An article about niche cars such as Solstice...
http://www.detnews.com/2005/autosinsider/0508/14/B01-279637.htmLower volumes can mean high profits for carmakers
Companies rely more on a greater variety of specialty and niche cars to attract shoppers.
By Ed Garsten / The Detroit News
Blockbuster sales of the Chrysler 300 and Ford Mustang help ring up profits for automakers, but the new car and truck market is fragmenting into a greater number of vehicles sold at lower volumes -- 50,000 units a year or fewer.
The shift is aimed at addressing the more diverse needs of consumers and families, putting under-utilized factories and workers to good use and saving automakers billions of dollars.
Since 1985, the average annual sales per nameplate has plummeted from 106,819 to 48,626, and that number is expected to drop even further to 40,000 by 2010, according to Jerry Mosingo, chief operating officer at ASC Inc., a Southgate-based specialty vehicle producer.
"With 344 cars and trucks to choose from in the United States, we're already at low-volume, niche levels," said John Waraniak, head of the Automotive Center of Excellence at Troy-based TATA Consultancy Services.
The change is forcing automakers to allocate financial resources to design, engineer and manufacture cars and trucks in different ways.
Toyota Motor Corp. created the Scion brand to serve the needs of younger consumers on a budget. But rather than build new plants such as GM did when it launched Saturn in the 1980s, Toyota is using existing Japanese plants to build Scion models. Toyota officials insist Scion will not become a high-volume brand.
The Japanese automaker's Toyota Camry sold more units in July than the Scion tC has through the first seven months of the year.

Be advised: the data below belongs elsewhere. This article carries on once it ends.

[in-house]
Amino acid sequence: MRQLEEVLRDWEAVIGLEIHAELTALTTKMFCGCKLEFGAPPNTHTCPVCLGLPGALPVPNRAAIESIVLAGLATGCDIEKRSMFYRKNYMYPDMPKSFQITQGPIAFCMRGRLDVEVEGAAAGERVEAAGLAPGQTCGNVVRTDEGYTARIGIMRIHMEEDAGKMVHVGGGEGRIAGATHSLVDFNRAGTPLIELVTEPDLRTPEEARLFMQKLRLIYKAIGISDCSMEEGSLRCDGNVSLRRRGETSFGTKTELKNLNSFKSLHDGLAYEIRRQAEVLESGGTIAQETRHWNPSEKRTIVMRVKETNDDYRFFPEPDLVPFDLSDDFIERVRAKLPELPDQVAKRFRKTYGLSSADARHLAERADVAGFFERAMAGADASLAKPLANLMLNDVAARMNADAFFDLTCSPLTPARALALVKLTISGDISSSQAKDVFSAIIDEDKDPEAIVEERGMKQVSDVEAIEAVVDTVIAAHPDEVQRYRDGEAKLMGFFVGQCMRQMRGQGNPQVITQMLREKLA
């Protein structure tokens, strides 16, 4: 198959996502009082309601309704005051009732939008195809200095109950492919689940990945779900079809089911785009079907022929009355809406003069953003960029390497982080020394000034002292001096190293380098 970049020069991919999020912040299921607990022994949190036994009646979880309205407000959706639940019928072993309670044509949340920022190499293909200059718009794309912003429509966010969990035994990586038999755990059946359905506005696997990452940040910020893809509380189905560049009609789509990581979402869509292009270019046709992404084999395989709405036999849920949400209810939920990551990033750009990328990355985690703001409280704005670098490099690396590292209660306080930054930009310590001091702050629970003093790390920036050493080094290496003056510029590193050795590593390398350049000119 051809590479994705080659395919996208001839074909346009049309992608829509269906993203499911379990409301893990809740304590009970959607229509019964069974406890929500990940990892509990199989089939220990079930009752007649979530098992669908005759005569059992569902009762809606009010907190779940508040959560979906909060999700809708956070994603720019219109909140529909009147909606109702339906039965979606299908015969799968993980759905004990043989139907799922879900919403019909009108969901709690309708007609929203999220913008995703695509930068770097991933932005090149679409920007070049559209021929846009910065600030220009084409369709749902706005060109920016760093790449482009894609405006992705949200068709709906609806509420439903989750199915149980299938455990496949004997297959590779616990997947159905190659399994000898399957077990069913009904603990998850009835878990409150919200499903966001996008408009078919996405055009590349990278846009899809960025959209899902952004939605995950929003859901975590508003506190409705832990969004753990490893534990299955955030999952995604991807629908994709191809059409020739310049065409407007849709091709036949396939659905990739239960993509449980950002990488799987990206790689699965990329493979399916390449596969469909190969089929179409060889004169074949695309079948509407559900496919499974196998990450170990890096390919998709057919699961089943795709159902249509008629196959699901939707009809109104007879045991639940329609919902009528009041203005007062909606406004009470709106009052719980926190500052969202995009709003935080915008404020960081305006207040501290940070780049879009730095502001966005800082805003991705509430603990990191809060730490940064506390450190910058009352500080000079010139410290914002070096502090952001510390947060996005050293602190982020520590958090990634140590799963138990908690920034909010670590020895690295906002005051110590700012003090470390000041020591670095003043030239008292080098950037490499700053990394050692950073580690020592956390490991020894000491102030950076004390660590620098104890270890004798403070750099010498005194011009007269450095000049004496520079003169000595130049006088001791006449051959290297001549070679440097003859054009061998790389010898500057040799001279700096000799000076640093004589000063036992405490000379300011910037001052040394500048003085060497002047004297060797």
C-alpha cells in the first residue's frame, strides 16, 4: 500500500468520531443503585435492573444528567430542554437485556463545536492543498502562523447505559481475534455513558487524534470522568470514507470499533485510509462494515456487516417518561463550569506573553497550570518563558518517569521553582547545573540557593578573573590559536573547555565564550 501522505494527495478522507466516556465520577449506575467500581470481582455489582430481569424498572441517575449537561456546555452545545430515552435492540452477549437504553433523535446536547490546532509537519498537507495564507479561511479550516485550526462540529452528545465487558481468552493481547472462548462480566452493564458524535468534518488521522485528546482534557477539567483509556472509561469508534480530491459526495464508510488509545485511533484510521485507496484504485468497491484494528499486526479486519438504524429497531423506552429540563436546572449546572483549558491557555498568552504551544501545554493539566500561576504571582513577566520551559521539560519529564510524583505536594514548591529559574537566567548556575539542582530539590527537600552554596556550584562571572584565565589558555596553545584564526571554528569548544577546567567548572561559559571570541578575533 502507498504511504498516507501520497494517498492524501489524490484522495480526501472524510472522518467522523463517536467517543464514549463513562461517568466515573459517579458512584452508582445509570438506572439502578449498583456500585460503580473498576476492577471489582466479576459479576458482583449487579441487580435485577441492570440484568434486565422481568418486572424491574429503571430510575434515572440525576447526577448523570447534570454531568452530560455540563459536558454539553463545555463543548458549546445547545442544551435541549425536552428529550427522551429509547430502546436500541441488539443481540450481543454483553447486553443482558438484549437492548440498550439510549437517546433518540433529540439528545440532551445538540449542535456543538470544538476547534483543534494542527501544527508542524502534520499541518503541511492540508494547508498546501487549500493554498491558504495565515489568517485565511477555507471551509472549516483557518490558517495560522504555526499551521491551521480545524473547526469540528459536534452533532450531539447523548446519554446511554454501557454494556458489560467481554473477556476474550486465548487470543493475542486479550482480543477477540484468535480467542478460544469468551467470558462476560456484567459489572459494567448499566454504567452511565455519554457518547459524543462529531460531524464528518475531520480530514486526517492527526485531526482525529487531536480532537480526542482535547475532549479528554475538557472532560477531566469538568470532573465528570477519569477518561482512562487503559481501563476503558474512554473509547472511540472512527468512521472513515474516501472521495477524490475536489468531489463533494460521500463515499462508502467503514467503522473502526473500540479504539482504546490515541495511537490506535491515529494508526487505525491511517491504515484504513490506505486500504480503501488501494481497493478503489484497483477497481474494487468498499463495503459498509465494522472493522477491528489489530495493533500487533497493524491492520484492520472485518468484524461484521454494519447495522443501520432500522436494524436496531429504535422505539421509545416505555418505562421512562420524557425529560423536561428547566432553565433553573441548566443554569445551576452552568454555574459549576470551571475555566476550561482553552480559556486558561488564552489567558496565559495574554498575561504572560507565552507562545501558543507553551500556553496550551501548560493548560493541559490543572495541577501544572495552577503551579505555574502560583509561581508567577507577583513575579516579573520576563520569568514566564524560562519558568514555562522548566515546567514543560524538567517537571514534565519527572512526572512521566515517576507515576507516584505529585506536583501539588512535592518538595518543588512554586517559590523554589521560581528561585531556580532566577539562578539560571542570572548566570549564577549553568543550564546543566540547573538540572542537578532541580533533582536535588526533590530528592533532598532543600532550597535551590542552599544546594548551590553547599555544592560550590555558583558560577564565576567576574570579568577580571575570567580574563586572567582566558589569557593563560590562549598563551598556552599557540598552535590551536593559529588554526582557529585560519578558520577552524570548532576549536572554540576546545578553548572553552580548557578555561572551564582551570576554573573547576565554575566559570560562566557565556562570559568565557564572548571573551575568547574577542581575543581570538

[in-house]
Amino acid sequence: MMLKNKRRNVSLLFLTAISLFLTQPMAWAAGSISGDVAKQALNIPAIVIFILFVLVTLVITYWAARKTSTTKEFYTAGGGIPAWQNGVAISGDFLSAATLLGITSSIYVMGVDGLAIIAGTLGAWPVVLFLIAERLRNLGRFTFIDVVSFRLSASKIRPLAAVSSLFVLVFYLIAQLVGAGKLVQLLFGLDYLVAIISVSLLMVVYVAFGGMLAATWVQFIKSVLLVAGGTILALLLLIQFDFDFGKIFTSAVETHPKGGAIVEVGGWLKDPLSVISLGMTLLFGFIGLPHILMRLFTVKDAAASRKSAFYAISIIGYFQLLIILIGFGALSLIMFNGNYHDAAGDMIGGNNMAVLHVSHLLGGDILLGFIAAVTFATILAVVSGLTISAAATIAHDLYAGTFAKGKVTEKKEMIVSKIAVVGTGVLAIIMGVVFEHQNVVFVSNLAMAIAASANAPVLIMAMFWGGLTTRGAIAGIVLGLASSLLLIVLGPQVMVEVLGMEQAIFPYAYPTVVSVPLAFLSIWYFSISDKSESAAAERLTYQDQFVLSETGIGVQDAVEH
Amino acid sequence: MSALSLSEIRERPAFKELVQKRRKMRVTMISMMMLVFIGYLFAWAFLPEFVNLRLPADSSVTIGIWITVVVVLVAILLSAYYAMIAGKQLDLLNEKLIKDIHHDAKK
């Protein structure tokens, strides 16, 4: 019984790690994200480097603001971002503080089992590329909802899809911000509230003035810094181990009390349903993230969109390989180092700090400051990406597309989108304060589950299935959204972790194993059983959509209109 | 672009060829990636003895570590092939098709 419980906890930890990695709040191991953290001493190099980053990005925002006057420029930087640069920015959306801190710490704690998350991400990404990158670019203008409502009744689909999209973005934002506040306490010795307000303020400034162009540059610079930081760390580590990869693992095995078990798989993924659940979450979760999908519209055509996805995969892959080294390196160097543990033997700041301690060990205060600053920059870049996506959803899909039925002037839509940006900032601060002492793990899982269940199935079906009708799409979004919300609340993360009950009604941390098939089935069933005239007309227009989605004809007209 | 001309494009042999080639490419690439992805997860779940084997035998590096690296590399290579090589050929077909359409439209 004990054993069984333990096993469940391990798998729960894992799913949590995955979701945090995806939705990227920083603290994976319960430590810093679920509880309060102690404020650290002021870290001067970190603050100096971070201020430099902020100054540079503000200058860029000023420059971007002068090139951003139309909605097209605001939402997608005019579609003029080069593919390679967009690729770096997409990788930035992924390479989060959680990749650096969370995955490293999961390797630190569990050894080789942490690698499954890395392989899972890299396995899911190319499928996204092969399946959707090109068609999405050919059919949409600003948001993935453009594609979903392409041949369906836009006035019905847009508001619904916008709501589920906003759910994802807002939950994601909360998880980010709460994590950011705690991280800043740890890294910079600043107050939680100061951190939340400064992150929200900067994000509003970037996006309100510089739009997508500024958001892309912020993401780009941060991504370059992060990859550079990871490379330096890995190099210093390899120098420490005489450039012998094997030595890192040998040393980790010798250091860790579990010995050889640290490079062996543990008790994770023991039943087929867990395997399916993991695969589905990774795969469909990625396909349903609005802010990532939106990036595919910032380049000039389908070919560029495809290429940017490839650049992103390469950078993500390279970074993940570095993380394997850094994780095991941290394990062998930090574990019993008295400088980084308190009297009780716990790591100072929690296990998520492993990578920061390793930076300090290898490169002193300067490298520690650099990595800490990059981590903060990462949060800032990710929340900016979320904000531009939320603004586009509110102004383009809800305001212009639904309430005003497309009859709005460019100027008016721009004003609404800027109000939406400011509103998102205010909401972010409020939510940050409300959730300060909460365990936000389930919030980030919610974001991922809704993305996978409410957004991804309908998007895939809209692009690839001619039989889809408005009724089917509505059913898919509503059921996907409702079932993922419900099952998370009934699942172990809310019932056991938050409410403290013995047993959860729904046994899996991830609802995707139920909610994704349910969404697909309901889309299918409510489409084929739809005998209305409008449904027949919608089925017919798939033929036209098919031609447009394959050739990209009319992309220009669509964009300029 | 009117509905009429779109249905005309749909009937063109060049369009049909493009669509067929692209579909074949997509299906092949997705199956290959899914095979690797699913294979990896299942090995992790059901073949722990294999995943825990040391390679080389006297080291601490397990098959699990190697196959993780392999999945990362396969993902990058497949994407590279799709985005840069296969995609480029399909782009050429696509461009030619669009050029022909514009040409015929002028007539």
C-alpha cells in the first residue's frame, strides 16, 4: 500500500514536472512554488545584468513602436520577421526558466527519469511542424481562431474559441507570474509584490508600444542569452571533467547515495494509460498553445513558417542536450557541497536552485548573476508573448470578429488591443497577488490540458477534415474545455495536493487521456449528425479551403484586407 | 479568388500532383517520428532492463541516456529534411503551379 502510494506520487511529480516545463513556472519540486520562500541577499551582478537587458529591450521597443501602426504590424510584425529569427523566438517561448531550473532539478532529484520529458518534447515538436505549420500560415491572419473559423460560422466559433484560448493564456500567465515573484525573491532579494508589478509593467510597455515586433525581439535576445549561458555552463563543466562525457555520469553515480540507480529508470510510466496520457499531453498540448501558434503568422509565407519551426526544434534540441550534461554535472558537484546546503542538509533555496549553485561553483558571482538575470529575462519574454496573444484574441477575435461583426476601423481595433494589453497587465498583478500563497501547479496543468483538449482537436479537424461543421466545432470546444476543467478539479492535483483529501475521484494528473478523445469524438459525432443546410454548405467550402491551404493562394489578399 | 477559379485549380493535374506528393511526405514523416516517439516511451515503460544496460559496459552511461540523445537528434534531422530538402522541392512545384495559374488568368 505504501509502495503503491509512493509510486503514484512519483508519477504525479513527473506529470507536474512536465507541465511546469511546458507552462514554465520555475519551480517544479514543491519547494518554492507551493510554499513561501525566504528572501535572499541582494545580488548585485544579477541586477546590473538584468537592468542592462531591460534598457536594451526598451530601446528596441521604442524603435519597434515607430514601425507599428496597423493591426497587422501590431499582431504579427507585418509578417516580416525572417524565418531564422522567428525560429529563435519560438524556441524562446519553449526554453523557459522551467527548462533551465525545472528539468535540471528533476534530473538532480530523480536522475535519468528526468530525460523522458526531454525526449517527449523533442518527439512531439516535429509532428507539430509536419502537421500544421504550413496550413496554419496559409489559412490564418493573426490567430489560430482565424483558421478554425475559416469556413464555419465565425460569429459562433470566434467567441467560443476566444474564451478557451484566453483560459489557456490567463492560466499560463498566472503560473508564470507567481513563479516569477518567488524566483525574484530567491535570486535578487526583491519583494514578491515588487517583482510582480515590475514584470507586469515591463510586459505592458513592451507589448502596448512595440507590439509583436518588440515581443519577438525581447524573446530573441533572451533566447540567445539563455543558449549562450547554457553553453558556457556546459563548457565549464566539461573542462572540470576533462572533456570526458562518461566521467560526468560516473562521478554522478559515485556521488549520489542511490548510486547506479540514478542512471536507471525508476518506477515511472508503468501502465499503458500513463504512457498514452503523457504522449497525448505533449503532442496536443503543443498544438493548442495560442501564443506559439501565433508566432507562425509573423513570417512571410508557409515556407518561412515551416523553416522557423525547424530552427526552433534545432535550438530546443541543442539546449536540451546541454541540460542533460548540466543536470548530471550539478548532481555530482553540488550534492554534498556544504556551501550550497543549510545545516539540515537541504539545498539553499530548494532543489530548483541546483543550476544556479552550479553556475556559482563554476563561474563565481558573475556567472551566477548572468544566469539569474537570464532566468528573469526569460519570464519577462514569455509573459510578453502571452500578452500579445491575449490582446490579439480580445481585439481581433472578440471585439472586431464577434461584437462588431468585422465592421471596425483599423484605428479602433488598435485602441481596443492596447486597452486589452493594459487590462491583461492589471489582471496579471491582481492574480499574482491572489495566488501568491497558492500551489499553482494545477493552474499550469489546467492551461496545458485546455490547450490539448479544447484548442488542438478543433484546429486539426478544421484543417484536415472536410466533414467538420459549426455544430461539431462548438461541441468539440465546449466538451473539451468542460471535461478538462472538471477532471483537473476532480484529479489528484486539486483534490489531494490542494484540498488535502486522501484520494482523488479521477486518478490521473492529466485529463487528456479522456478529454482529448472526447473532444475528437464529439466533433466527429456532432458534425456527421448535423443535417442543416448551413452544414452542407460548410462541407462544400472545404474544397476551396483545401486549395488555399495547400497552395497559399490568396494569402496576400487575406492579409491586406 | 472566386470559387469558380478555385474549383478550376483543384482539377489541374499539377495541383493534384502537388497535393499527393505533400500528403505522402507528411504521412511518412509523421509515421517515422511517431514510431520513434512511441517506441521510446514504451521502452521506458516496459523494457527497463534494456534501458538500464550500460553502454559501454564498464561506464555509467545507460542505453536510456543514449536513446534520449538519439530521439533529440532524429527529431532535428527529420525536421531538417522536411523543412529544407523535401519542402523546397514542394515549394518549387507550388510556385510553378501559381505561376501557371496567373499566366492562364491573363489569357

The mission of General Motors Corp.'s 3-year-old Performance Division is to develop low-volume cars and trucks such as the just-launched Pontiac Solstice, Saturn Sky, Pontiac GTO, Cadillac Escalade Platinum and Chevrolet SS series vehicles.
Mark Reuss, who heads the division, says it's becoming increasingly difficult to make a business case for high-volume vehicle programs.
"Five high-volume midsize cars -- that's a tough deal these days," Reuss said in an interview. "The market is going to be asking for things we've got to be able to do quickly, with very high quality, and a nice return."
While GM expects Solstice production to reach only 20,000 units annually, low-volume vehicles can collectively chalk up some serious sales, revenues and profits. The automaker sold 250,000 vehicles in 2004 that were developed by its Performance Division, Reuss said.
A low-volume passenger car for GM's Buick brand is being considered that would serve as a halo vehicle to bring attention to the brand, Reuss said.
What may be even more attention-getting to automakers are the billions in potential profits they could reap by taking advantage of unused manufacturing capacity to build low-volume vehicles.
With 3.4 million units of underutilized manufacturing capacity in North America, ASC's Mosingo says the industry could realize potential profits of $20 billion by converting plants to build low-volume models.
GM is attempting to capture its share of that bounty by building the Solstice, Saturn Sky, as well as versions for Opel and Vauxhall to be sold in Europe, at its Wilmington, Del., assembly plant. The factory was once dedicated to building only the discontinued Saturn L-series midsize sedan and wagon.
The three new roadster models still aren't enough to fully maximize the plant's capacity, leaving open the possibility of building even more vehicles there.
Reuss says the same tactic can be employed to maximize the use of plants and workers idled when demand slips for high-volume vehicles.
"You don't want to walk that capacity out of the place just because you're going through a tough time," he said. "We're going to keep the capacity in there, and we're going to make the money number and get the revenue stream going."
Still, GM and Ford are expected to close some North American assembly plants in coming years to counter falling sales. And plants that remain open are expected to be converted to become more flexible and capable of building multiple models, even in smaller sales volumes.
Low-volume vehicles also lend themselves to customization, which has become a $30 billion-a-year business, according to TATA's Waraniak.
While the bulk of those revenues go to automotive accessories makers and customizing shops, Waraniak says automakers are reaching for their piece of the action to the tune of $10 billion a year as they market their own brand of parts and accessories.
While low-volume vehicles may seem to live at the edge of the mainstream market, Waraniak warns that automakers who disregard the shift will miss out on future sales and profits.
"You have to give the consumer what they want," he said. "If you're not living on the edge, you're just taking up space."